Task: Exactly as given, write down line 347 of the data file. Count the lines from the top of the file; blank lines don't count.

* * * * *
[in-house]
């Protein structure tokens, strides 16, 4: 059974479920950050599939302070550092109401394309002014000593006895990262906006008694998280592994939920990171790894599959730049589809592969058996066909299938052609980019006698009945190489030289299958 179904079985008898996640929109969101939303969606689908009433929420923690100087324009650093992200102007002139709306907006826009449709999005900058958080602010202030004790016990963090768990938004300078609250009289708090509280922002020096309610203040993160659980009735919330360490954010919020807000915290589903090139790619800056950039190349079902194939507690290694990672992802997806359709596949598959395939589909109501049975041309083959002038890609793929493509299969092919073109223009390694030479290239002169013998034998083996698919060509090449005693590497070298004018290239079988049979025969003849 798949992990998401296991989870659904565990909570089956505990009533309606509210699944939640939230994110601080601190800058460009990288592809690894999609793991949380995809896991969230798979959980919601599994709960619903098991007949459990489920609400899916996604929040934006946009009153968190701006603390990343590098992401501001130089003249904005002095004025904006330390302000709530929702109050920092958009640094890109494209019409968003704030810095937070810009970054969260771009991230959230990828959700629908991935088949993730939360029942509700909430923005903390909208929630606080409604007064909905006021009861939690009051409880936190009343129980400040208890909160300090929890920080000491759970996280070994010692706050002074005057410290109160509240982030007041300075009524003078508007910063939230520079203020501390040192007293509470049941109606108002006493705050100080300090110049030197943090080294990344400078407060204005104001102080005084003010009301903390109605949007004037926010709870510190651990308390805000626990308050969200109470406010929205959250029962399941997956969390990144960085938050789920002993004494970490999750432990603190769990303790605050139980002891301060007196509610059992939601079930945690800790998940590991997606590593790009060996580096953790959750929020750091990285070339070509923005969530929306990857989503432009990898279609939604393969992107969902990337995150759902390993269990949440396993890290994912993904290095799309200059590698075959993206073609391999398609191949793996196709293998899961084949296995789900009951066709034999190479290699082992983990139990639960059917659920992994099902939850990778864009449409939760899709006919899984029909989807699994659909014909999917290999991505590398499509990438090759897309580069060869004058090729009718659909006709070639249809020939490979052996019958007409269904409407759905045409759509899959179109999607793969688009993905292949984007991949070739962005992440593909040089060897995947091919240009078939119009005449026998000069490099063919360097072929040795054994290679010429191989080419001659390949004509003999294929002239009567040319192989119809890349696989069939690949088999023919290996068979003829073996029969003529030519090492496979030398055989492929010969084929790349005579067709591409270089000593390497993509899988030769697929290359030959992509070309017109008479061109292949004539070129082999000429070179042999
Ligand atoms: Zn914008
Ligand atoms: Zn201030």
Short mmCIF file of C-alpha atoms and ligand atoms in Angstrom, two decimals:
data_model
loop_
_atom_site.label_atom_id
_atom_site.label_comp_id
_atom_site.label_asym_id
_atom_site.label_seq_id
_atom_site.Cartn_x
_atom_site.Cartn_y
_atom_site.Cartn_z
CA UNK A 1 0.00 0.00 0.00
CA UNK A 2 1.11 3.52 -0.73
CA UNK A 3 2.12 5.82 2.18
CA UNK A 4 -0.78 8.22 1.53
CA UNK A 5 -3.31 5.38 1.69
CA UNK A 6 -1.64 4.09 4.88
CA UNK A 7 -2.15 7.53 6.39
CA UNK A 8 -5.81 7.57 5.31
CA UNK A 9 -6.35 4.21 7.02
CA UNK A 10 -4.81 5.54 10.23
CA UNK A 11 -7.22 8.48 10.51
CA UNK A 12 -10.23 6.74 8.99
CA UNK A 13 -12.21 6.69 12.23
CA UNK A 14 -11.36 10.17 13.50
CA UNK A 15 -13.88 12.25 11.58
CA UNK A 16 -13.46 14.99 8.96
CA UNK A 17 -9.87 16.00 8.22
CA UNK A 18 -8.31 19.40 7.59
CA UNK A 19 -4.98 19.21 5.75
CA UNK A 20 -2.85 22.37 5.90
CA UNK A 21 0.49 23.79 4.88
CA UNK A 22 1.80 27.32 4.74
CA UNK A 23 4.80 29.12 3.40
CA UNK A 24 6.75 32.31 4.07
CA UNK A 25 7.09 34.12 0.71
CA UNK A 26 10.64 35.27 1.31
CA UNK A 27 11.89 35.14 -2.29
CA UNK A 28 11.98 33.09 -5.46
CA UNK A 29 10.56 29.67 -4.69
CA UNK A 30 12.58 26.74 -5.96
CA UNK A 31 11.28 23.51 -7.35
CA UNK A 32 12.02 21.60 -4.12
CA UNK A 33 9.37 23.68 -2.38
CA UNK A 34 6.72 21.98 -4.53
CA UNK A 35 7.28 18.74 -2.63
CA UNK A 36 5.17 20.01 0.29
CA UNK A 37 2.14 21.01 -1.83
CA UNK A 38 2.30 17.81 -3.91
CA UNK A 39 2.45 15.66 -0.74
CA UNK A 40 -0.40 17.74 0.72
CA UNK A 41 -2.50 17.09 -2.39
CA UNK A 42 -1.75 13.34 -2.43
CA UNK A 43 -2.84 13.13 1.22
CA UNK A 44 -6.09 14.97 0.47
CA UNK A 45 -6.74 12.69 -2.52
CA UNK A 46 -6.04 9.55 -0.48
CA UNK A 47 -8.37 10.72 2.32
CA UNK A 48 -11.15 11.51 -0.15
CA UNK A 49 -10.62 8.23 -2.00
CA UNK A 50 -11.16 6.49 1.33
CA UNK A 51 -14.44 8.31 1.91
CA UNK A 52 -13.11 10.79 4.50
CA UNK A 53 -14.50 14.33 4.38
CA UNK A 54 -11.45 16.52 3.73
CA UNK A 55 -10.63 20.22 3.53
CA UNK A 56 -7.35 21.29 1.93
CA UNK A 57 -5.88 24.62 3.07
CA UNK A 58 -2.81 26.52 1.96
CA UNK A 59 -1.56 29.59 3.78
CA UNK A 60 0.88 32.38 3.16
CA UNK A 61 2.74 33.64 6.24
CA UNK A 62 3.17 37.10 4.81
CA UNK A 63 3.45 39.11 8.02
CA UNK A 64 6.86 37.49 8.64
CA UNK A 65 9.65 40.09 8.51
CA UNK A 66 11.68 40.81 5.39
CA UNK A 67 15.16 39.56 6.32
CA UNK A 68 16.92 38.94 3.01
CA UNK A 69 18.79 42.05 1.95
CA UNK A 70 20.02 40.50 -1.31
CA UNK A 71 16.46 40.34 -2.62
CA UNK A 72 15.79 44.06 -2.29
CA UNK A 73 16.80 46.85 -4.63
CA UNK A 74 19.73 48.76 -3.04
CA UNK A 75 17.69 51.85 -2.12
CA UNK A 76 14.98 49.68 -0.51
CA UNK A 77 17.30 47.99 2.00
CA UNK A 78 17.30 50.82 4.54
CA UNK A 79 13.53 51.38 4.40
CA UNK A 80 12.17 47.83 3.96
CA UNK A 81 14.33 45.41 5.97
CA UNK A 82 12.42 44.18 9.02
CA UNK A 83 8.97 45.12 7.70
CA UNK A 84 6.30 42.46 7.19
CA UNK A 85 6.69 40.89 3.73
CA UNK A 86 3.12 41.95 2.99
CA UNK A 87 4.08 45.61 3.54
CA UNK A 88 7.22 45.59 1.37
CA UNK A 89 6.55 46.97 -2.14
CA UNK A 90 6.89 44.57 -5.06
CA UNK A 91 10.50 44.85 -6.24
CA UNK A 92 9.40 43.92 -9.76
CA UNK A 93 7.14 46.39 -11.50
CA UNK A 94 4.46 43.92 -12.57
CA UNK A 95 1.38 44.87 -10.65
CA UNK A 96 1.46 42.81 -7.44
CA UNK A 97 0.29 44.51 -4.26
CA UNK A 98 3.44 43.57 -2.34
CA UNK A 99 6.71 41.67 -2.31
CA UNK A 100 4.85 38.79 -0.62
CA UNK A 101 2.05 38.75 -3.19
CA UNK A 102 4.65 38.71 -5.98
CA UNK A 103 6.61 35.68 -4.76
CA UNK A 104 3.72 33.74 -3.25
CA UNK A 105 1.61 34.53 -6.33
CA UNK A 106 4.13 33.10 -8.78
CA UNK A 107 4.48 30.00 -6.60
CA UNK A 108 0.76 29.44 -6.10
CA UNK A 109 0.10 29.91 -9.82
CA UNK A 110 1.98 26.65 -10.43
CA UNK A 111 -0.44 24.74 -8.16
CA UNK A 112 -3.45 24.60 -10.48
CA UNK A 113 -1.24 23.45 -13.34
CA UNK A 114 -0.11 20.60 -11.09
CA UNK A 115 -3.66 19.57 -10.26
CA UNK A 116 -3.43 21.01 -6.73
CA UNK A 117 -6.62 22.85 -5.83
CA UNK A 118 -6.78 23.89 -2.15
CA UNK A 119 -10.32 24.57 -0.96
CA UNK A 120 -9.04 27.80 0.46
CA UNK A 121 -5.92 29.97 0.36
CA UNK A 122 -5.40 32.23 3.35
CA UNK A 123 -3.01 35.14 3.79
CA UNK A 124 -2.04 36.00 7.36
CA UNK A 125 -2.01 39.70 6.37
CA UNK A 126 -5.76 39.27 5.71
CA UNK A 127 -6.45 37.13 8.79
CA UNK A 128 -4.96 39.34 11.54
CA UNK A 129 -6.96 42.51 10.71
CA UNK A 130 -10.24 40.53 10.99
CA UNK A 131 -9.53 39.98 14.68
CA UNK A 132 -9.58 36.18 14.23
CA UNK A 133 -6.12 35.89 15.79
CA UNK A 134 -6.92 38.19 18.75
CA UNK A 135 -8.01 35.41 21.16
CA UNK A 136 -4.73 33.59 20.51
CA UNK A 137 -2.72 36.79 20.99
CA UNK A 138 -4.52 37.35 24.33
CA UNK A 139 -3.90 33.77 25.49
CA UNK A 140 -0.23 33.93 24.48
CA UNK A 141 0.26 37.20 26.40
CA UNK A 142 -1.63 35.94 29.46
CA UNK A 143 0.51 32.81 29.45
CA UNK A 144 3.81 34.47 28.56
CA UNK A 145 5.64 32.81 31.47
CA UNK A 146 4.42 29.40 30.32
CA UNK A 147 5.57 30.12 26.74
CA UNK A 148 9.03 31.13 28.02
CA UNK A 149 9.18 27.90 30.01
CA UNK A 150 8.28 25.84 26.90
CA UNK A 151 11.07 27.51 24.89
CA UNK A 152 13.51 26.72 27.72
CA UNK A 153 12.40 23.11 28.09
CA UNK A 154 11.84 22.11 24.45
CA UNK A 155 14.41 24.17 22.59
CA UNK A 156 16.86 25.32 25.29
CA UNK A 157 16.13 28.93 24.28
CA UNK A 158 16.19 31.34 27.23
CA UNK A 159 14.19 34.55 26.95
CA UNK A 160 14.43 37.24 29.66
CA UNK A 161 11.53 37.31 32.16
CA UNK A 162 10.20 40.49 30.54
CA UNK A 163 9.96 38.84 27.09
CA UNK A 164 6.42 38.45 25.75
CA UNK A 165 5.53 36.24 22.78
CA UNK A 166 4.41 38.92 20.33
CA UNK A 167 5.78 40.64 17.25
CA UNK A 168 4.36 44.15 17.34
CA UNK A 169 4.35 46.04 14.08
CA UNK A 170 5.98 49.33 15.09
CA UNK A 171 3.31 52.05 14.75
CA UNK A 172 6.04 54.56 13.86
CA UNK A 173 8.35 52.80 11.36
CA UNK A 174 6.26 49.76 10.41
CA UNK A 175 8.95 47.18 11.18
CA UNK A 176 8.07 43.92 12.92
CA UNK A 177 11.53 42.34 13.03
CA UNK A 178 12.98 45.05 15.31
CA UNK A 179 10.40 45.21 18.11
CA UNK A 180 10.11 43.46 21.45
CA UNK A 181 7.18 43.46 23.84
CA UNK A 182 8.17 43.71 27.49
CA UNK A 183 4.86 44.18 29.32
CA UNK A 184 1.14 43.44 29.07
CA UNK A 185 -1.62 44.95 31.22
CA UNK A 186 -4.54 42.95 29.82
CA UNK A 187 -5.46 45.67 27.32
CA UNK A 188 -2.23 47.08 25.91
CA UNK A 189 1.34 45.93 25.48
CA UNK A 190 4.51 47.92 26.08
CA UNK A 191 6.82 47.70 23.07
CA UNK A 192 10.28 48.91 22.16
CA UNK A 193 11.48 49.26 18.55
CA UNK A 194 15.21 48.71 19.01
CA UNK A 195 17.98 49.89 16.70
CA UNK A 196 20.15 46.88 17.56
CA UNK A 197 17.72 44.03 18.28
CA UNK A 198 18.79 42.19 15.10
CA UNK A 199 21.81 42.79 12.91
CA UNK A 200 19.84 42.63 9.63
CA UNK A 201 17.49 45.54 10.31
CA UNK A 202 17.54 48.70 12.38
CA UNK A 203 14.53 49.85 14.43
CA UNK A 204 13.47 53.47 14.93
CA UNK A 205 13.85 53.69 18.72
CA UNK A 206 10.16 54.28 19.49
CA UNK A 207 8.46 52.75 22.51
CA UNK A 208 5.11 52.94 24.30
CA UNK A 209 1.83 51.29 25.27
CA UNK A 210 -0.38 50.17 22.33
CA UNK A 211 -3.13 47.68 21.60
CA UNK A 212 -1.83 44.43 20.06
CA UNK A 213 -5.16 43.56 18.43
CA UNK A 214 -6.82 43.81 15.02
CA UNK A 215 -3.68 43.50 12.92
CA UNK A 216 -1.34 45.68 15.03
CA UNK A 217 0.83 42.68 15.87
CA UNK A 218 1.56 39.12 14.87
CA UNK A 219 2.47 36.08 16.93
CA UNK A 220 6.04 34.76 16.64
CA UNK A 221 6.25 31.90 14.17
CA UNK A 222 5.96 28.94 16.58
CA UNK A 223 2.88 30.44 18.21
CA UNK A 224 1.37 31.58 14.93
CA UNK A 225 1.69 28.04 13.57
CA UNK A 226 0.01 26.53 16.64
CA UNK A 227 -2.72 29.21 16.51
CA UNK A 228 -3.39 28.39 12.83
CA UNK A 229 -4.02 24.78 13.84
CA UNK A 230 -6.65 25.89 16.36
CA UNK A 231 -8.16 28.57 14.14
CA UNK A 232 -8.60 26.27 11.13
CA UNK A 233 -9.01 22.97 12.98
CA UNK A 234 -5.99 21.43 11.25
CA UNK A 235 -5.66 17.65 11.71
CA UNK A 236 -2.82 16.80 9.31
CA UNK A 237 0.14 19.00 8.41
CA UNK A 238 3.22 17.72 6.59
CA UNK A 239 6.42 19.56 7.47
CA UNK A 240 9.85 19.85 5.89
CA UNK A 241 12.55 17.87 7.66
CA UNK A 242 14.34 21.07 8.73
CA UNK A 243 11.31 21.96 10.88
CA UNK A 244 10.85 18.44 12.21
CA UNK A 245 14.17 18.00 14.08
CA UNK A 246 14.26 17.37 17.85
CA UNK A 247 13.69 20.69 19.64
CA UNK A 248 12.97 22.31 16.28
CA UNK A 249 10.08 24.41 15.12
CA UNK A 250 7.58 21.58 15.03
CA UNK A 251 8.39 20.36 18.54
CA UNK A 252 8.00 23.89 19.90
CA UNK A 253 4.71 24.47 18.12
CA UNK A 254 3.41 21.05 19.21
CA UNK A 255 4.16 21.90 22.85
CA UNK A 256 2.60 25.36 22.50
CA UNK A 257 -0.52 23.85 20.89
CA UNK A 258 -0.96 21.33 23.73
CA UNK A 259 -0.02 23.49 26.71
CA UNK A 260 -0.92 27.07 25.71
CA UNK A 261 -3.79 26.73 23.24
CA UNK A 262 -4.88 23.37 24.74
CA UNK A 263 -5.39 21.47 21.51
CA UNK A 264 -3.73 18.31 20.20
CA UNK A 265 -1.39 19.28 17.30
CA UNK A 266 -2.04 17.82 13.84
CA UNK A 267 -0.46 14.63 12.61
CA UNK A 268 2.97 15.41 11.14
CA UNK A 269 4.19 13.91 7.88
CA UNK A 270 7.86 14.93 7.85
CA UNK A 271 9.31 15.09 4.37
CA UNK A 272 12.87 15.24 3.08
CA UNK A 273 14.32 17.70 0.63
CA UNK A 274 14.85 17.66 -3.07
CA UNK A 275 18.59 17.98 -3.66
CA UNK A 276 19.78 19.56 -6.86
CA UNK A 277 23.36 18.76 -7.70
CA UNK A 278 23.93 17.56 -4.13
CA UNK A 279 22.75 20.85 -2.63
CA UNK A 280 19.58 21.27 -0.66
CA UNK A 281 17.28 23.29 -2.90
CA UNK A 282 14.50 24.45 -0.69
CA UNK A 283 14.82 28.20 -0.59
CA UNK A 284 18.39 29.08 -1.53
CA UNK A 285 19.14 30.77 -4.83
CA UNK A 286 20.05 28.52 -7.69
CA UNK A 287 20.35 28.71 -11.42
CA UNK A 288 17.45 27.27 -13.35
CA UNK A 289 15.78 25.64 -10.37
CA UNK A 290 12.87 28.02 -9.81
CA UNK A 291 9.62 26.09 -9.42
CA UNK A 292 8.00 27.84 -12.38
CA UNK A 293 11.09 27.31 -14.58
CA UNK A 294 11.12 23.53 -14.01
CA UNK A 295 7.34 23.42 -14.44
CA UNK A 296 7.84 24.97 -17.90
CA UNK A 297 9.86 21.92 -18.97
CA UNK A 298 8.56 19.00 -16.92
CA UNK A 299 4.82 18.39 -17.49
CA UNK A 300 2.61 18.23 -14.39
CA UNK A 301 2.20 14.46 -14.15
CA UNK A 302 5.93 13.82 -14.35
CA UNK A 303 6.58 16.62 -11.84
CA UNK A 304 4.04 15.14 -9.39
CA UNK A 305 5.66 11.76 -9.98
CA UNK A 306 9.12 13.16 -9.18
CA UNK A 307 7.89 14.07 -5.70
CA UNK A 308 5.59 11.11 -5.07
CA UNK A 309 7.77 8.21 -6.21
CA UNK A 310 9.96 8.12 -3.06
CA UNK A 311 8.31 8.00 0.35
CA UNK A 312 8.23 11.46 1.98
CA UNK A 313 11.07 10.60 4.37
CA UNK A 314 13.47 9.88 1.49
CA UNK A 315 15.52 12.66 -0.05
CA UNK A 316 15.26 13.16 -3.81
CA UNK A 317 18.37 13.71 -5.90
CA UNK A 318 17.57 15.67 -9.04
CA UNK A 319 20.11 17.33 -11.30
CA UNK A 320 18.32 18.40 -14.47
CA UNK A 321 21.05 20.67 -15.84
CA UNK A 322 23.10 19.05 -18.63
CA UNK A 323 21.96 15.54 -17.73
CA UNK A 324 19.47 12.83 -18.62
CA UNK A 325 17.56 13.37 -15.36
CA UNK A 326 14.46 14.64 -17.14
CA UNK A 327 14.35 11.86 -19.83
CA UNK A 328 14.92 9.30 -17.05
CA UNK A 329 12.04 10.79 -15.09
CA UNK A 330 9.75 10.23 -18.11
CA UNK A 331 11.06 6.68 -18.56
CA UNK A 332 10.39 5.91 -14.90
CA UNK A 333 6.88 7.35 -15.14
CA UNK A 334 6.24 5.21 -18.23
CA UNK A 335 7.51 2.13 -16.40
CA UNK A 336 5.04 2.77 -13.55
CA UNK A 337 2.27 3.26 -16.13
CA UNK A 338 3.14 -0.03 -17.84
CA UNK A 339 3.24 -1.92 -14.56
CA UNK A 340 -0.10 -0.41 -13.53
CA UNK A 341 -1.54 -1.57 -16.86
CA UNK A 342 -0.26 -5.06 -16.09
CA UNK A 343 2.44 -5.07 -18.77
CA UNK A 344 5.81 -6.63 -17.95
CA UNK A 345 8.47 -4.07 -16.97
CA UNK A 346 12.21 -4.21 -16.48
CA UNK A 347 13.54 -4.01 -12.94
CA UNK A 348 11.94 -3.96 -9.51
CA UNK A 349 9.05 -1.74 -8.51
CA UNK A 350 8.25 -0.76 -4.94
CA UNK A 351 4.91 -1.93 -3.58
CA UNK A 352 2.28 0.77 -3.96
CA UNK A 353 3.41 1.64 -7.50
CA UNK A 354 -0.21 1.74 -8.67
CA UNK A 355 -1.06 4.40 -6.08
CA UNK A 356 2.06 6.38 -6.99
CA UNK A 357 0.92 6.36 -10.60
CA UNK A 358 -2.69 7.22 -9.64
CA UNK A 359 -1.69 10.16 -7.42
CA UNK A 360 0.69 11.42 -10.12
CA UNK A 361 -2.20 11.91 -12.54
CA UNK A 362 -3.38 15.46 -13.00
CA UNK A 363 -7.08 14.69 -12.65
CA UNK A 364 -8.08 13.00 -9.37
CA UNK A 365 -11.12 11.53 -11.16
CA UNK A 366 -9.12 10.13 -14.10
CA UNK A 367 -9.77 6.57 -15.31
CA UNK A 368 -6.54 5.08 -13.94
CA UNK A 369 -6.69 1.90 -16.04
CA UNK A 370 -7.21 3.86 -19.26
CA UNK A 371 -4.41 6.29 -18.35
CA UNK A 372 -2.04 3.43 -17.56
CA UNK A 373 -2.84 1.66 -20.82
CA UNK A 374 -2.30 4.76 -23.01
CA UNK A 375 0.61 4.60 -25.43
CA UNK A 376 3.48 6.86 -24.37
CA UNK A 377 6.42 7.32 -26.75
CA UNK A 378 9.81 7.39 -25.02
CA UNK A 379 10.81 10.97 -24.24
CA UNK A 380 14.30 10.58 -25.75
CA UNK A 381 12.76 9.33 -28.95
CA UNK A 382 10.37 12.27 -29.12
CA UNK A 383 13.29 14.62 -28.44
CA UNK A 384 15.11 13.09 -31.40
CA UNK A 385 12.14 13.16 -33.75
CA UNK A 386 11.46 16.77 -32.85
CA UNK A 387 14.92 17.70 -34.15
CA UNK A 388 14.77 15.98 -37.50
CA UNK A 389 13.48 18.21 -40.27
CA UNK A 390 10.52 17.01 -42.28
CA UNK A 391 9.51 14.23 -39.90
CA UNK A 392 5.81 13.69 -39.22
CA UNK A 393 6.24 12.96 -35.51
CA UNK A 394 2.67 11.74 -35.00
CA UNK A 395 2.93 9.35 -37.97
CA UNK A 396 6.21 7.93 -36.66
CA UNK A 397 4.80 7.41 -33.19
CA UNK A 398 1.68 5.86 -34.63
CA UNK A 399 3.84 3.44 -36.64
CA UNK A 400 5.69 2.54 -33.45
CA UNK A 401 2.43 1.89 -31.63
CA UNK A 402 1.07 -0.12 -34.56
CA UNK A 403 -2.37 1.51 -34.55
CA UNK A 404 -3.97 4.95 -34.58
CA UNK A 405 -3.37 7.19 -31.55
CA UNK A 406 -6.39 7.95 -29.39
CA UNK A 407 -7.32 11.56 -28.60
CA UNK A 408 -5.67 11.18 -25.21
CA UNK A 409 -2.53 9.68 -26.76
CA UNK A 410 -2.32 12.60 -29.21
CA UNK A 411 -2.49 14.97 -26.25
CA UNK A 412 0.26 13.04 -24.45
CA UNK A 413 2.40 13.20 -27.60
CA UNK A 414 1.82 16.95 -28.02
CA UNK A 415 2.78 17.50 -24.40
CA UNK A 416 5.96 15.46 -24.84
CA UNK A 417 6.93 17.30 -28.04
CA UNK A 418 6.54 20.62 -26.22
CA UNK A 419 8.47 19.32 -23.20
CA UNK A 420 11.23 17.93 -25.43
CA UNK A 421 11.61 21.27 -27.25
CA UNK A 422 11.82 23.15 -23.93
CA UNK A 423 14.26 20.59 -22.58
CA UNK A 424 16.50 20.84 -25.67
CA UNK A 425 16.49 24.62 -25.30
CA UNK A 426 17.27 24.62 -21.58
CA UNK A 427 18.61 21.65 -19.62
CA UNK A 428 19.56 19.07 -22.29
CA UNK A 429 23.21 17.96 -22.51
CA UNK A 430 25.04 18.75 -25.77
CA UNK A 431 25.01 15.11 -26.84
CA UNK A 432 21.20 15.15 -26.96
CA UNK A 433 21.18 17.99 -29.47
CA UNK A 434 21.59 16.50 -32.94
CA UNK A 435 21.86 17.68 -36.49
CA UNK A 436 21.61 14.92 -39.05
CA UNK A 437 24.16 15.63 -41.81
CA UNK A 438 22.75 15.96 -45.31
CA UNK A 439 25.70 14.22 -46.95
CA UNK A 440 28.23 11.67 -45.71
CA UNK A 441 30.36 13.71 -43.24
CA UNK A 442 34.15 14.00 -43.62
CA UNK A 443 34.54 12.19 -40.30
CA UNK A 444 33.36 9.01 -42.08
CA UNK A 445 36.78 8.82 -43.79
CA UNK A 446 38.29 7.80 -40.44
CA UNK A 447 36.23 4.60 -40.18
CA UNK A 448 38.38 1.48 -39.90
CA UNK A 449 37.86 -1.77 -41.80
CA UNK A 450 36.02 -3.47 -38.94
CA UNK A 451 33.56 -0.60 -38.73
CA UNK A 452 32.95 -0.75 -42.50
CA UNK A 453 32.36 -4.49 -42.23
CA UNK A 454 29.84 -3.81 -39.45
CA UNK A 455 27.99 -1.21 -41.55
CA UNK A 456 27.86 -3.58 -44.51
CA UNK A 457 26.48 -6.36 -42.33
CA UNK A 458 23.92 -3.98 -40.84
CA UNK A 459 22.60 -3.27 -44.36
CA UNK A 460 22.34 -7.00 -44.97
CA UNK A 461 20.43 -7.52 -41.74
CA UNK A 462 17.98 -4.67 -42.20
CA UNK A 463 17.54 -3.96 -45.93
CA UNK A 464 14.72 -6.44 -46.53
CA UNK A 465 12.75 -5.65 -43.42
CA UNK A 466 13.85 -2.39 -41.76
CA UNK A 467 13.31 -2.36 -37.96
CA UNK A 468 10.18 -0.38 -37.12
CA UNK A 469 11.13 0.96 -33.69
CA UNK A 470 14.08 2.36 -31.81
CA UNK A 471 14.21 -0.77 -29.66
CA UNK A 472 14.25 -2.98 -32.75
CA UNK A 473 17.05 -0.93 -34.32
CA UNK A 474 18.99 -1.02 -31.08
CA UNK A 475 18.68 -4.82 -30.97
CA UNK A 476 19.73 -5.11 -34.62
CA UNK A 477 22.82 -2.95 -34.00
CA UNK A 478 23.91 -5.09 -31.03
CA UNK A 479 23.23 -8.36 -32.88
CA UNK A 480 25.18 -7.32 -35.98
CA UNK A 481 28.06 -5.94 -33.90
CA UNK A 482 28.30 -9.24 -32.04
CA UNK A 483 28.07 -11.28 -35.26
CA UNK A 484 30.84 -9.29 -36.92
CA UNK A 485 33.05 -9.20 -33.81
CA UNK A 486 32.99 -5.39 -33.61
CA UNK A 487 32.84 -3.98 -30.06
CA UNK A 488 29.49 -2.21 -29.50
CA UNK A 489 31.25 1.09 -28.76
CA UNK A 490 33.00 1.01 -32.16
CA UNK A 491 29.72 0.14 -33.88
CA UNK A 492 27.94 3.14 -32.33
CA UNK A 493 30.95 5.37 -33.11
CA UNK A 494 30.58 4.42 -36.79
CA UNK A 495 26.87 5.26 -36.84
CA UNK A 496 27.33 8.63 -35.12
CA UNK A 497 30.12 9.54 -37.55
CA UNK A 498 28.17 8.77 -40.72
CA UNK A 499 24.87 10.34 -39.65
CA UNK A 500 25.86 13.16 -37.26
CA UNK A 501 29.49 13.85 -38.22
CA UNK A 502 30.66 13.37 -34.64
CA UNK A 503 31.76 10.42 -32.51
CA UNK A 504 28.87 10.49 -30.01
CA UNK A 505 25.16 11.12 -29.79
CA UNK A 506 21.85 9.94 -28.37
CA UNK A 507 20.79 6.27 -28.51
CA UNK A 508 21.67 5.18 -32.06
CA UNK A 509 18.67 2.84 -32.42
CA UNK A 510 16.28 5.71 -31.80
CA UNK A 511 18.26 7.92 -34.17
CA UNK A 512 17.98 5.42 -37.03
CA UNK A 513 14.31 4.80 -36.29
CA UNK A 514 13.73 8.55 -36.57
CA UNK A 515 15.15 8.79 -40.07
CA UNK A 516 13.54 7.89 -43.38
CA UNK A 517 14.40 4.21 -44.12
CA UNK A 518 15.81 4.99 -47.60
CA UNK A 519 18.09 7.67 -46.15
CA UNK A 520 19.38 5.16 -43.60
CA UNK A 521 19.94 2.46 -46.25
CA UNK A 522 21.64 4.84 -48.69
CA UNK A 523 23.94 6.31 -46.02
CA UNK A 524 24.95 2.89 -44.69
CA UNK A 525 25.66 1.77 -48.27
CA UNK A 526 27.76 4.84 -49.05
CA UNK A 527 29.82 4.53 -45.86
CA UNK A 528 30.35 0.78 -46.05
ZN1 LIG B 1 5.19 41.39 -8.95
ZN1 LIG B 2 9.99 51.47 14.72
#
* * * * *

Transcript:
CA UNK A 333 6.88 7.35 -15.14